TEAM: C.J. Hobgood Joins DFS to Promote Drug-Free Lifestyle
C.J. Hobgood Joins DFS to Promote Drug-Free Lifestyle
Press Release from DFS
DFS has announced today that 2001 ASP World Tour Champion C.J. Hobgood has joined the DFS Movement Team. Clifton James "C.J." Hobgood of Satellite Beach, Florida has been a World Tour Surfer since 1999 and won the World Tour Championship in 2001. Hobgood joins other World Tour pros like Brett Simpson and Travis Logie on the DFS Movement Team. C.J. explains," Surfing saved my life from a world of drugs and anything unhealthy. I loved surfing so much I didn't want to do anything that would ruin it and take that experience away." Hobgood continues," If DFS can help remind kids of this and the reality that surfing could be snatched away from them if doing drugs, then I'm in."
Hobgood, is no stranger to great causes, C.J. also surfs and spreads the word about the battles of suicide, depression and addiction through another organization, "To Write Love on Her Arms", C.J. says, " I have been working with TWLOHA for many years now and I've had many heavy discussions with people all over the world about these problems." "I feel comfortable in listening to their stories and giving them the outlet to tell their stories, just for them to have someone to talk to can change their lives."
DFS founder John Salanoa, "We are so lucky to have someone like C.J. join the team. When I received the email back from C.J. that he was on board I knew we were headed to the next level. Having someone like him and a World Champion will definitely help us get the word out, that there is another way to live within this extreme sports lifestyle." Salanoa continues, "It takes a lot for these guys to step up and place stickers on their boards to show support and for the groms to see. The impact C.J. is going to have on kids as they see that sticker on his board is immeasurable."
Behind the Movement
At its foundation, the DFS movement is a sticker-campaign intended to showcase the positive lifestyle choices of the individual whose board carries the sticker.
Internationally known professional surfers such as Peter Mel, Nat Young, Reef McIntosh and Brett Simpson, Travis Logie have stepped up to show their support and their surfboards carry a DFS sticker. Mel is also actively involved in the organization.
"Our goal is to create positive peer pressure and highlight the stoke of surfing, and any sport really, that gives you a great feeling of accomplishment and being part of something bigger," said John Salanoa, founder of DFS. "Kids want to emulate the surfers they look up to and having athletes like Peter Mel and Brett Simpson on our side helps give us a fighting chance to save lives."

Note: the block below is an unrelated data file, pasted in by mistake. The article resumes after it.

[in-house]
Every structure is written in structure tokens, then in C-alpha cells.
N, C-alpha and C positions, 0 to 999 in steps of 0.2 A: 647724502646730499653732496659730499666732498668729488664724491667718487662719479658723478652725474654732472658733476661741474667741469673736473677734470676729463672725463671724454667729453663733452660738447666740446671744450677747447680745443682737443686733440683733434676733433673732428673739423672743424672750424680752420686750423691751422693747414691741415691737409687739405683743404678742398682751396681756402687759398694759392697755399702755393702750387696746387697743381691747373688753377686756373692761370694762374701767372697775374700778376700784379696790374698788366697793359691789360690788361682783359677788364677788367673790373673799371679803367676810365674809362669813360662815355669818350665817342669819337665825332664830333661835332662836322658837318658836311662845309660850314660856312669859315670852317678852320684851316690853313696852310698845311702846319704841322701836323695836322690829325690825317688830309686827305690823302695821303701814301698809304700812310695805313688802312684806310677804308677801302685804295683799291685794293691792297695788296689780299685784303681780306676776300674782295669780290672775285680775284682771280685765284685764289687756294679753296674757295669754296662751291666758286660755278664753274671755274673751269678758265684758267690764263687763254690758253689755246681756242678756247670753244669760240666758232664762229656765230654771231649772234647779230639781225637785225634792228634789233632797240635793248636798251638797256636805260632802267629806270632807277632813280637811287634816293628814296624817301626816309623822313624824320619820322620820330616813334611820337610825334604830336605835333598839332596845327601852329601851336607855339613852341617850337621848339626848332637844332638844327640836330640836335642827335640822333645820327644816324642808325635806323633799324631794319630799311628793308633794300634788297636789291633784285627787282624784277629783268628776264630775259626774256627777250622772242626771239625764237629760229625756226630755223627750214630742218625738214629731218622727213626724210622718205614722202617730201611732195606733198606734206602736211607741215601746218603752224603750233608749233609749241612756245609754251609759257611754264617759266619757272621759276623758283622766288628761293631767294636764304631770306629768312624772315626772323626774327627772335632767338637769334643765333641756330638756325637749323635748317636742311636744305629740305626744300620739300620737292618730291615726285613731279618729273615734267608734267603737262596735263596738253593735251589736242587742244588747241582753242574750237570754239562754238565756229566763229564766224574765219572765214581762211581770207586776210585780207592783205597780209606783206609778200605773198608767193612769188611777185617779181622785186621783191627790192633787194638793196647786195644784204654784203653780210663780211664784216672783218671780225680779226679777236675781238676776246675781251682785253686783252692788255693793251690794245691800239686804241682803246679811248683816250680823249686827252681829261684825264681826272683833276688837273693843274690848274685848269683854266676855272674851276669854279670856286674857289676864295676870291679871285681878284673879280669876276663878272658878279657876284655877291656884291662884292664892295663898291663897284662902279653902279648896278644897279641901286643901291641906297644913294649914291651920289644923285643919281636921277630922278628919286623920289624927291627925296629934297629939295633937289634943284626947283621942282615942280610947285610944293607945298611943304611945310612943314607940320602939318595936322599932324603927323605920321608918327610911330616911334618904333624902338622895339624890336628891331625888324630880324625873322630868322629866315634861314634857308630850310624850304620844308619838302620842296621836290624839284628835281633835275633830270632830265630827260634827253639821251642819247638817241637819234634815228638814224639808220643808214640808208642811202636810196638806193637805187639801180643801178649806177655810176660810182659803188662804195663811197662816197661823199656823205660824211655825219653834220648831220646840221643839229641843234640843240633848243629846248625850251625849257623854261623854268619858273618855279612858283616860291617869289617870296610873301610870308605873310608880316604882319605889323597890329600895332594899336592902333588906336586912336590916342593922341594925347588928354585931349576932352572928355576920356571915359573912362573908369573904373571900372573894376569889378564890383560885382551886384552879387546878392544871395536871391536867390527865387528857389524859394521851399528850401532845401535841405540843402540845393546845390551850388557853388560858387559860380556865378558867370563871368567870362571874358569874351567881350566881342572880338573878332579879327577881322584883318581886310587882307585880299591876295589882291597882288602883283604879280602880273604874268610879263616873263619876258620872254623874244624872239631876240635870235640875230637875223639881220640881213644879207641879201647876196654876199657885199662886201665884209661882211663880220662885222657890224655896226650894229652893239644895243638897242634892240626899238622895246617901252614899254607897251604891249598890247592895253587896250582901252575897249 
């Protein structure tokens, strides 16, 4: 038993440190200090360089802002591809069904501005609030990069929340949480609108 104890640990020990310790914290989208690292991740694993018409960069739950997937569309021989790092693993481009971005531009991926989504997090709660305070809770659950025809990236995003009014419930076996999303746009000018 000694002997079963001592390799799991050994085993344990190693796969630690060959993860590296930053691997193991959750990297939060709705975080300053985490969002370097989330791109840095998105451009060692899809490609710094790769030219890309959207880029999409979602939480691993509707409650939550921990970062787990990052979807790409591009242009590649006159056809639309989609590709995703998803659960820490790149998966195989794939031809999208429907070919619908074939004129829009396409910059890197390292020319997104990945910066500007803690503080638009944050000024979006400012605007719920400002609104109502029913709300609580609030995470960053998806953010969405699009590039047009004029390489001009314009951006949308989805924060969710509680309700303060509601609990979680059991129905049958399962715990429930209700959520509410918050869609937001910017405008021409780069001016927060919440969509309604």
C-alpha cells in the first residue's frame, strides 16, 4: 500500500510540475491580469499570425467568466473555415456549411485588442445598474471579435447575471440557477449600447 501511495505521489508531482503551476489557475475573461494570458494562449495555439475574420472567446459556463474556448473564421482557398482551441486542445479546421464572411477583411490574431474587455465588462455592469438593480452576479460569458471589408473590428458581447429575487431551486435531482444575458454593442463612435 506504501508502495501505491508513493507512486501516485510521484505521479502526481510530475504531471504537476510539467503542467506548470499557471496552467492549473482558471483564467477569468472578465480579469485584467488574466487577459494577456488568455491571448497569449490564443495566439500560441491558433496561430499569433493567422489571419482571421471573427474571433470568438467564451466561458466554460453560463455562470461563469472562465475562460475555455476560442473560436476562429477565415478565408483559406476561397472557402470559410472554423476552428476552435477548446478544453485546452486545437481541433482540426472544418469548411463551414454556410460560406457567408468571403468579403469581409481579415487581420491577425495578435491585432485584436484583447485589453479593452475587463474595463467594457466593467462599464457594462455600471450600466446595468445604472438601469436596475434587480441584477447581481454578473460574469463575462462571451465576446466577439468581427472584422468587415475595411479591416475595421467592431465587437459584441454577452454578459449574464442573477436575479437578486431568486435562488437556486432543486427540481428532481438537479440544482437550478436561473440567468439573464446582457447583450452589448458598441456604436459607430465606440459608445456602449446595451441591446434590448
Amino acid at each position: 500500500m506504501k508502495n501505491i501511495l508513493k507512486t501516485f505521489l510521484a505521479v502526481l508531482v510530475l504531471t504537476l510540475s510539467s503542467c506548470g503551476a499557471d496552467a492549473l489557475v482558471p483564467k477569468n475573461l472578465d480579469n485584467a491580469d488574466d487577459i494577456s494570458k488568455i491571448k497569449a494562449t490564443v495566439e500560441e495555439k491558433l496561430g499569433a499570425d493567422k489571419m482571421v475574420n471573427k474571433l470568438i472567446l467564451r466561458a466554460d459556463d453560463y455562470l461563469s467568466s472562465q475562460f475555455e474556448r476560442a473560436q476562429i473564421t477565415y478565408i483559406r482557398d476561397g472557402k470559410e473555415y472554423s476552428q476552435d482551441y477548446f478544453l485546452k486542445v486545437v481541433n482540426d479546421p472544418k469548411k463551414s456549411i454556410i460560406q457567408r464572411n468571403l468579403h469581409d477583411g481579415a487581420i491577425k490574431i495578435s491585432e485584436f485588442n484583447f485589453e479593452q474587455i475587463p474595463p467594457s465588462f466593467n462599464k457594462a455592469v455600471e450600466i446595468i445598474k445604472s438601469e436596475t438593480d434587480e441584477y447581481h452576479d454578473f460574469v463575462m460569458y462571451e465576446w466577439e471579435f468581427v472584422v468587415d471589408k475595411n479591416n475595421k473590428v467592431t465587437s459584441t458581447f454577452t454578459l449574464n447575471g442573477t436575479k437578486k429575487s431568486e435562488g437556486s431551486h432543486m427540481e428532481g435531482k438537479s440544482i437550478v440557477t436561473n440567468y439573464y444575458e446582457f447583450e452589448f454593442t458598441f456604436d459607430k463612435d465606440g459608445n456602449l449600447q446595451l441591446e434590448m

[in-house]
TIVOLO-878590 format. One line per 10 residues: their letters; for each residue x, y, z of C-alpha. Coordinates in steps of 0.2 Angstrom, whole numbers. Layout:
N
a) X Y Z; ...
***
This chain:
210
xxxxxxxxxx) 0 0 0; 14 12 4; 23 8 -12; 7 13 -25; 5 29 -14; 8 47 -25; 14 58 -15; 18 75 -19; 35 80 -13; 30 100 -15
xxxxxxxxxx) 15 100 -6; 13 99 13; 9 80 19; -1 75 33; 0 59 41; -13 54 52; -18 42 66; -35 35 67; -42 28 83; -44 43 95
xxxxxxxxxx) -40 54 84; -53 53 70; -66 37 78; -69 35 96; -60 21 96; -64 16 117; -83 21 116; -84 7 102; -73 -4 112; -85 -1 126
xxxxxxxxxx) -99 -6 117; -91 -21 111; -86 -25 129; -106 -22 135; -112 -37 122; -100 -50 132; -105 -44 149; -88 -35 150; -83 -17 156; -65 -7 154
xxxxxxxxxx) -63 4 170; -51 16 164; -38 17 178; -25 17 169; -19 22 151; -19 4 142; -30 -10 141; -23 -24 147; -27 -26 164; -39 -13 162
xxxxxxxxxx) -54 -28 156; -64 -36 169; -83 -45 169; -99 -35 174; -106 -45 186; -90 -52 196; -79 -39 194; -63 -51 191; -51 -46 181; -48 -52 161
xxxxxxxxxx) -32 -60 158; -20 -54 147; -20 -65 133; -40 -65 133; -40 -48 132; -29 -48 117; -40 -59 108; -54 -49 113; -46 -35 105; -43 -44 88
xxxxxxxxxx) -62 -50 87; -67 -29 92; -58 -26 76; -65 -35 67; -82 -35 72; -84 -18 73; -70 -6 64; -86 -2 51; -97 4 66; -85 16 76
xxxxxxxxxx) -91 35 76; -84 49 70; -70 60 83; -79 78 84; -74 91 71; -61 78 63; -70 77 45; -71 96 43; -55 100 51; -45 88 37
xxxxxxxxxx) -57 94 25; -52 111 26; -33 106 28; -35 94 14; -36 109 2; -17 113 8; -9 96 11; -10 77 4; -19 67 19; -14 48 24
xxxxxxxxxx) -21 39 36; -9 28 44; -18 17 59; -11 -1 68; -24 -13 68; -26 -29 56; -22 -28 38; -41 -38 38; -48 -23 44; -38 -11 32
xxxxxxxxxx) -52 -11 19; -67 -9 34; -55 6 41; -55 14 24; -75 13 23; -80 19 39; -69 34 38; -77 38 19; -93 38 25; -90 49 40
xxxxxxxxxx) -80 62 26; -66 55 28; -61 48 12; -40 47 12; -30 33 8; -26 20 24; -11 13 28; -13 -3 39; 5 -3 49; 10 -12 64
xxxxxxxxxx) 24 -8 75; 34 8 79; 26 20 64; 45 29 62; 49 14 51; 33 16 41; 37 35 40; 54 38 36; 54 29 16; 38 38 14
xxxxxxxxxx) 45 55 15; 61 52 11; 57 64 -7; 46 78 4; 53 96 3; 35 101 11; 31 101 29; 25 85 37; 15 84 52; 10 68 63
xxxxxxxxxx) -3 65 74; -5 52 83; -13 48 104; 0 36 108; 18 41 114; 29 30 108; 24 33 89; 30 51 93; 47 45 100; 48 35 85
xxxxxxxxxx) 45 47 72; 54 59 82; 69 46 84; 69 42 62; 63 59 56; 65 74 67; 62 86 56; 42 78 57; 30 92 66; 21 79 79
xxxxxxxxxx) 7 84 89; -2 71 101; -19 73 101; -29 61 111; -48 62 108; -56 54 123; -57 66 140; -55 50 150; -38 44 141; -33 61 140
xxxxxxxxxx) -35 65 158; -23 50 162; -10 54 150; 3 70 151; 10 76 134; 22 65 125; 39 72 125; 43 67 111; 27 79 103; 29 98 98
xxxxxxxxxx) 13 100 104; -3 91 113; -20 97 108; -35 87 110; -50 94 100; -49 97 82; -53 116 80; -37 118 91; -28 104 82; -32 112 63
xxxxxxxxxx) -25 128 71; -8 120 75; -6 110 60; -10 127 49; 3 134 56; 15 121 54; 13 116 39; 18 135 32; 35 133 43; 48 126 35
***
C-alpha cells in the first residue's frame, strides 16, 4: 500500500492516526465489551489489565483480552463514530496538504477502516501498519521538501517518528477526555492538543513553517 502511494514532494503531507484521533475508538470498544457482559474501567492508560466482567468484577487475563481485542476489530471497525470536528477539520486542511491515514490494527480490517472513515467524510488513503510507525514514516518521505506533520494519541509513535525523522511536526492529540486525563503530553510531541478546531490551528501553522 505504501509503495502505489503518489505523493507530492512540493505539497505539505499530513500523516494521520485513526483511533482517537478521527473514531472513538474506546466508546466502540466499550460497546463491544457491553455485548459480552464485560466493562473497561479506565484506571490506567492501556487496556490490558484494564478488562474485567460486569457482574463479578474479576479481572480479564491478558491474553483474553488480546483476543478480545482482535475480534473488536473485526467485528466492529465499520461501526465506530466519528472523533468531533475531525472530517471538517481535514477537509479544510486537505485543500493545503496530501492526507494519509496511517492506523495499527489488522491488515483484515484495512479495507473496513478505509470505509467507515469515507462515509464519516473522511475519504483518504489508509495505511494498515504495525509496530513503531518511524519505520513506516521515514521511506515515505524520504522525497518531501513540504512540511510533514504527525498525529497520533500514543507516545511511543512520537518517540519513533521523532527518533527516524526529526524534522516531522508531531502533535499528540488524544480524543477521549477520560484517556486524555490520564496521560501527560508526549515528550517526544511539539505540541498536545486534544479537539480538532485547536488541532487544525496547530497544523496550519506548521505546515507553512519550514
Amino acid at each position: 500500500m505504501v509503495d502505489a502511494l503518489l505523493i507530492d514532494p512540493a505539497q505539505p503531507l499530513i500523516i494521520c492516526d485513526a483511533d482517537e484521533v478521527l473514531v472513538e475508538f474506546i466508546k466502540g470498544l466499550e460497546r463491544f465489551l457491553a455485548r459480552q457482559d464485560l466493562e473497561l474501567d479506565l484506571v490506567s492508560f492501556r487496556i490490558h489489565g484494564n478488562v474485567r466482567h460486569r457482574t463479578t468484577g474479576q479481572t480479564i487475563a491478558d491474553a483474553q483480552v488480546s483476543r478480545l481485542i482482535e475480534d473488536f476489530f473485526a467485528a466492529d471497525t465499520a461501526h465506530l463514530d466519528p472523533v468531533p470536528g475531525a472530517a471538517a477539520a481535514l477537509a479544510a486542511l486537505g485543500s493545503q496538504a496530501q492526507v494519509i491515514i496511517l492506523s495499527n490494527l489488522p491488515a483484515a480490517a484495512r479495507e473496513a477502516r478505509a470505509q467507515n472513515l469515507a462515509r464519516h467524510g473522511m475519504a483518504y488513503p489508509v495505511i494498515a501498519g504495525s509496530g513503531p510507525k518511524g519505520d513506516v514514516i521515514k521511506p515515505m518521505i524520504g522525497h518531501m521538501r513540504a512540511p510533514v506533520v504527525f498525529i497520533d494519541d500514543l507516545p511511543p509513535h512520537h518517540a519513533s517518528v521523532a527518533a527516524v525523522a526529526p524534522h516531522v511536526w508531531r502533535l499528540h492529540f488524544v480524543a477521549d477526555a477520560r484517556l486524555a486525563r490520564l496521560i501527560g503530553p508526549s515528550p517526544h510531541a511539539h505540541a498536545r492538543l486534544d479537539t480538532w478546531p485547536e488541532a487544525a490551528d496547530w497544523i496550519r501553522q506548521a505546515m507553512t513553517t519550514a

To date, hundreds of stickers have been distributed to surfers throughout Southern California's beach communities, and across the world including Hawaii, Australia, Japan, Brazil, Dubai and South Africa.
According to a recent The National Institute on Drug Abuse study showing the statistics on the general use of drugs, the overall use of illicit drugs was up in the last 10 years. According to the study, 8.7% of the population over 12 years of age had used or abused an illicit drug or psychotherapeutic medication (pain reliever, stimulant, or tranquilizer), equating to a total 22.5 million Americans who had used drugs.
Most people use drugs for the first time when they are teenagers. Half of new drug users are under the age of 18. The age group with the highest concentration of drug users is the late teen years and twenties. However, ages 14-15 have a higher average rate of use than all of the age groups 35 and over, showing that drug use is affecting teens at a younger age than ever before.
This illicit drug use has permeated the surf community, and with devastating results. In the past 24 months, the surf community has lost more than two dozen members, all under the age of 23, to illicit drug use.
A University of Michigan study recently showed that peer influences have been found to be among the strongest predictors of drug use during adolescence.
"We know what's going on. We see it in the parking lots and alleys, and kids even brag about their drug use through SnapChat and other social media outlets. If we can create positive peer pressure and give kids the motivation and inspiration they need to not get started with drugs, then we will have accomplished so much," added Salanoa.
Over the past three months, DFS has been contacted by dozens of kids who shared their stories of peer pressure and see DFS as giving them that accountability and strength to continue to fight against the pressure.